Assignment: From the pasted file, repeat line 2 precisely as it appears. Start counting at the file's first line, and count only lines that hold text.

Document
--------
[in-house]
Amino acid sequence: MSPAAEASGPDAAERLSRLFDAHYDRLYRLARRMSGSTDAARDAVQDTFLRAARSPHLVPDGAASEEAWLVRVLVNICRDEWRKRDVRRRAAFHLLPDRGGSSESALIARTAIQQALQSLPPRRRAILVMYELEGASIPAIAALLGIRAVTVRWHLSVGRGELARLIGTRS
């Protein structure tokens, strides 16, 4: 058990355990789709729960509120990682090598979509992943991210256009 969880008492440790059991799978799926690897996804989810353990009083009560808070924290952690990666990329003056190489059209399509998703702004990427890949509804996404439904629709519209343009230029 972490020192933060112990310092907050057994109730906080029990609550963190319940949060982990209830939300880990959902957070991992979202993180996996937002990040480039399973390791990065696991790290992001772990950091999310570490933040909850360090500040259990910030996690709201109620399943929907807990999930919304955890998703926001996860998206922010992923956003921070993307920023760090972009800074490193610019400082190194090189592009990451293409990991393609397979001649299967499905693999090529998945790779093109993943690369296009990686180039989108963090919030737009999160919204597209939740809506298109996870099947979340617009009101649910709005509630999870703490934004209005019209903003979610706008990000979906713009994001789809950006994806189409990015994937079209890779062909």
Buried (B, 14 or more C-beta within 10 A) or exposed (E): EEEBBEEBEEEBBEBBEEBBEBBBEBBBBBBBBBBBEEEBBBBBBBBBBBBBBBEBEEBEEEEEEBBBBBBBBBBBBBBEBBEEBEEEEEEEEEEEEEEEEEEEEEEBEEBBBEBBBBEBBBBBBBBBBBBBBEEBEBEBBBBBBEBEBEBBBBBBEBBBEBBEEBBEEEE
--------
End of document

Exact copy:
Amino acid sequence: MSPAAEASGPDAAERLSRLFDAHYDRLYRLARRMSGSTDAARDAVQDTFLRAARSPHLVPDGAASEEAWLVRVLVNICRDEWRKRDVRRRAAFHLLPDRGGSSESALIARTAIQQALQSLPPRRRAILVMYELEGASIPAIAALLGIRAVTVRWHLSVGRGELARLIGTRS